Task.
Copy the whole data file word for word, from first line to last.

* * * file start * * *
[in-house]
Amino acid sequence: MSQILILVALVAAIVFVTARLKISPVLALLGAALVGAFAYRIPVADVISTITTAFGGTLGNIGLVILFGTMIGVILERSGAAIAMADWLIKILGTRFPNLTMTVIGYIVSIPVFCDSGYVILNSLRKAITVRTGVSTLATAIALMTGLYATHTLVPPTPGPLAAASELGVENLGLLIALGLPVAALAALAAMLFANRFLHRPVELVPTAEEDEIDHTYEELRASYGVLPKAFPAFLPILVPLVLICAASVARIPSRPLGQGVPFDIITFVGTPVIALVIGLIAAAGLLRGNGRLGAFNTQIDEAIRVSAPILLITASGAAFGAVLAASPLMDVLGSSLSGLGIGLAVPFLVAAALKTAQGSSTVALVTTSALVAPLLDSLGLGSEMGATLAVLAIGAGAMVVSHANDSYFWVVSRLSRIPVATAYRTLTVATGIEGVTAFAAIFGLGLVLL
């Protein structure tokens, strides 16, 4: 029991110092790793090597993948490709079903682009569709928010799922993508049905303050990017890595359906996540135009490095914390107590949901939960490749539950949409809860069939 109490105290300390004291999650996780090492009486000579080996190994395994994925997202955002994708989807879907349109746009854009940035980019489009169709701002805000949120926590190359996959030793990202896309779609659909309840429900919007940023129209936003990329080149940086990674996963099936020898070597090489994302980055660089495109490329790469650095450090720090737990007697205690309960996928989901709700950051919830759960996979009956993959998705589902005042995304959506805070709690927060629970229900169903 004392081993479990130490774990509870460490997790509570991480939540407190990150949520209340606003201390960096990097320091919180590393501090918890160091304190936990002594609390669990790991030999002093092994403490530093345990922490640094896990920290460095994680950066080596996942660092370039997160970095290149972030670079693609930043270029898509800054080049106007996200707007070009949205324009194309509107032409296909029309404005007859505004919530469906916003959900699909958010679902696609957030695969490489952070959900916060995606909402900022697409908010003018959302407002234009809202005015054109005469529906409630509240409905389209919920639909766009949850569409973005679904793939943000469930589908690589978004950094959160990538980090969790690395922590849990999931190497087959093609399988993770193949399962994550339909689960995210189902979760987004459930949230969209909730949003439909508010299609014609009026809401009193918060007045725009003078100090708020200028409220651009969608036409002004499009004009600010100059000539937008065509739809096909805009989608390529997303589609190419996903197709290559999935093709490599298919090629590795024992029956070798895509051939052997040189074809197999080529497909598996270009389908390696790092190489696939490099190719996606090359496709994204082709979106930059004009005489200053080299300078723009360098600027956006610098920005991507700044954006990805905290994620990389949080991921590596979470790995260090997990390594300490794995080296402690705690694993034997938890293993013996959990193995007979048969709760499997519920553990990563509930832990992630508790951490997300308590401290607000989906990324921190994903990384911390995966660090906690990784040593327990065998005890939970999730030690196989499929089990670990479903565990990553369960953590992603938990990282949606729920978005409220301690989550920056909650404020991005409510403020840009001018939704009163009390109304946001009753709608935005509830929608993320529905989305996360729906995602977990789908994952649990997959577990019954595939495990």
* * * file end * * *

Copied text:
[in-house]
Amino acid sequence: MSQILILVALVAAIVFVTARLKISPVLALLGAALVGAFAYRIPVADVISTITTAFGGTLGNIGLVILFGTMIGVILERSGAAIAMADWLIKILGTRFPNLTMTVIGYIVSIPVFCDSGYVILNSLRKAITVRTGVSTLATAIALMTGLYATHTLVPPTPGPLAAASELGVENLGLLIALGLPVAALAALAAMLFANRFLHRPVELVPTAEEDEIDHTYEELRASYGVLPKAFPAFLPILVPLVLICAASVARIPSRPLGQGVPFDIITFVGTPVIALVIGLIAAAGLLRGNGRLGAFNTQIDEAIRVSAPILLITASGAAFGAVLAASPLMDVLGSSLSGLGIGLAVPFLVAAALKTAQGSSTVALVTTSALVAPLLDSLGLGSEMGATLAVLAIGAGAMVVSHANDSYFWVVSRLSRIPVATAYRTLTVATGIEGVTAFAAIFGLGLVLL
């Protein structure tokens, strides 16, 4: 029991110092790793090597993948490709079903682009569709928010799922993508049905303050990017890595359906996540135009490095914390107590949901939960490749539950949409809860069939 109490105290300390004291999650996780090492009486000579080996190994395994994925997202955002994708989807879907349109746009854009940035980019489009169709701002805000949120926590190359996959030793990202896309779609659909309840429900919007940023129209936003990329080149940086990674996963099936020898070597090489994302980055660089495109490329790469650095450090720090737990007697205690309960996928989901709700950051919830759960996979009956993959998705589902005042995304959506805070709690927060629970229900169903 004392081993479990130490774990509870460490997790509570991480939540407190990150949520209340606003201390960096990097320091919180590393501090918890160091304190936990002594609390669990790991030999002093092994403490530093345990922490640094896990920290460095994680950066080596996942660092370039997160970095290149972030670079693609930043270029898509800054080049106007996200707007070009949205324009194309509107032409296909029309404005007859505004919530469906916003959900699909958010679902696609957030695969490489952070959900916060995606909402900022697409908010003018959302407002234009809202005015054109005469529906409630509240409905389209919920639909766009949850569409973005679904793939943000469930589908690589978004950094959160990538980090969790690395922590849990999931190497087959093609399988993770193949399962994550339909689960995210189902979760987004459930949230969209909730949003439909508010299609014609009026809401009193918060007045725009003078100090708020200028409220651009969608036409002004499009004009600010100059000539937008065509739809096909805009989608390529997303589609190419996903197709290559999935093709490599298919090629590795024992029956070798895509051939052997040189074809197999080529497909598996270009389908390696790092190489696939490099190719996606090359496709994204082709979106930059004009005489200053080299300078723009360098600027956006610098920005991507700044954006990805905290994620990389949080991921590596979470790995260090997990390594300490794995080296402690705690694993034997938890293993013996959990193995007979048969709760499997519920553990990563509930832990992630508790951490997300308590401290607000989906990324921190994903990384911390995966660090906690990784040593327990065998005890939970999730030690196989499929089990670990479903565990990553369960953590992603938990990282949606729920978005409220301690989550920056909650404020991005409510403020840009001018939704009163009390109304946001009753709608935005509830929608993320529905989305996360729906995602977990789908994952649990997959577990019954595939495990």